After SCOTUS Healthcare Ruling, No Middle Ground Will Remain

Joe Cantlupe, for HealthLeaders Media , June 14, 2012

The Supreme Court is expected to decide the constitutionality of the individual mandate, which also impacts other provisions of the law, including a requirement health insurance companies provide insurance coverage for those with pre-existing conditions. Disagreements are reflected in internal polling of the physicians group, in which 19% showed they wanted a complete rejection of the law, and—at the other end of the spectrum—18% didn't believe it "went far enough" in insurance coverage.

"The (individual) mandate is the one piece that people legitimately have fundamental differences of opinion (about)," Stream says. "The other provisions, I think, pale in comparison. But our policy for 20 years is that everyone should have access to health insurance coverage of some kind. I have not seen anybody making a convincing argument that you can get everybody covered, without a mandate. Is a mandate the ideal thing? No."

So what happens if the Supreme Court doesn't touch the law, or just overturns a few sections, and not the individual mandate? With so many more physicians opposing the law, there is certainly going to be more disappointment spread around.  For some older doctors who hope the Supreme Court strikes down the measure, a court decision to uphold it means they will exit the world of being a provider that much sooner.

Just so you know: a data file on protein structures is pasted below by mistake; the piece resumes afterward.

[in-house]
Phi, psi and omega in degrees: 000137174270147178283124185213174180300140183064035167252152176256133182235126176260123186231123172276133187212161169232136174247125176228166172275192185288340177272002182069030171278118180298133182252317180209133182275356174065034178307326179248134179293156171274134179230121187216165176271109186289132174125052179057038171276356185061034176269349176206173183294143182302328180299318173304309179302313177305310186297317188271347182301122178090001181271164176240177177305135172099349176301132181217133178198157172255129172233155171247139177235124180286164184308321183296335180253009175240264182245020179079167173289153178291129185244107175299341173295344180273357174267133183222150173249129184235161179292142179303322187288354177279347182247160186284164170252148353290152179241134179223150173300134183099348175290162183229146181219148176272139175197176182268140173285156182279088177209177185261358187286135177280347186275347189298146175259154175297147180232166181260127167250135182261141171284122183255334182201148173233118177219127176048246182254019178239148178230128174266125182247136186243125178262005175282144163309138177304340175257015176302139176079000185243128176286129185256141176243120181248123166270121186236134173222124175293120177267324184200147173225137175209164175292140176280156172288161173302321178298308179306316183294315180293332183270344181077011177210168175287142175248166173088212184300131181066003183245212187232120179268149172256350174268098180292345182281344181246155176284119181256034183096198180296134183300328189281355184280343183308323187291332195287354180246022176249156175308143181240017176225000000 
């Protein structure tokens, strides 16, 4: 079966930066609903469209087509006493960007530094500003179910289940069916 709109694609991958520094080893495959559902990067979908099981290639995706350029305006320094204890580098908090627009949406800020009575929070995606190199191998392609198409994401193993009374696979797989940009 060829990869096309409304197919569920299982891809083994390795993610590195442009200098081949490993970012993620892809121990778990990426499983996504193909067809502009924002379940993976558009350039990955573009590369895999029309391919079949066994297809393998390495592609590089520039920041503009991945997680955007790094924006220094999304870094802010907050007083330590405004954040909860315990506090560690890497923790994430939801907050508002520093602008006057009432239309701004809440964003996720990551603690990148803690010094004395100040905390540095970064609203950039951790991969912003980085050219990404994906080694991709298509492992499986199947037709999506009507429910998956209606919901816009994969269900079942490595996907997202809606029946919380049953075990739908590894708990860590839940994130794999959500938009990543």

Hal Scherz, MD, a 57-year-old urologist in Georgia, who founded an organization Docs4 Patient Care, in part, to fight the law, is adamant that the high court's approval would be a turning point in his career. "My time horizon will truncate," he says, noting that he would quit the profession sooner than he would have anticipated. 

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5 comments on "After SCOTUS Healthcare Ruling, No Middle Ground Will Remain"

pplemmons (6/19/2012 at 2:17 PM)
I beg to differ with my friend Joe Tye. How can the mandate be construed as taking personal responsibility when individuals are being compelled by the government? This is a complete contradiction. The mandate is reason enough to reject the law, but it is also larded with features that take a giant step toward government control over private health decisions. I for one do not want to cede my constitutional freedoms to apparatchiks in Washington, D.C.

joe (6/18/2012 at 9:27 AM)
"Whether it's real or not, I think they feel they don't want more government control." What an interesting comment by a supposedly 'educated' physician...I wonder if the good doctor prefers having the insurance companies having MORE control over his practice? srsly the ignorance of some people is hard to understand

kakistocraphobe (6/15/2012 at 10:20 AM)
Tyco, perhaps some doctors actually care whether Congress is passing unconstitutional laws, regardless of their pocketbooks. That would actually be a very mature position.




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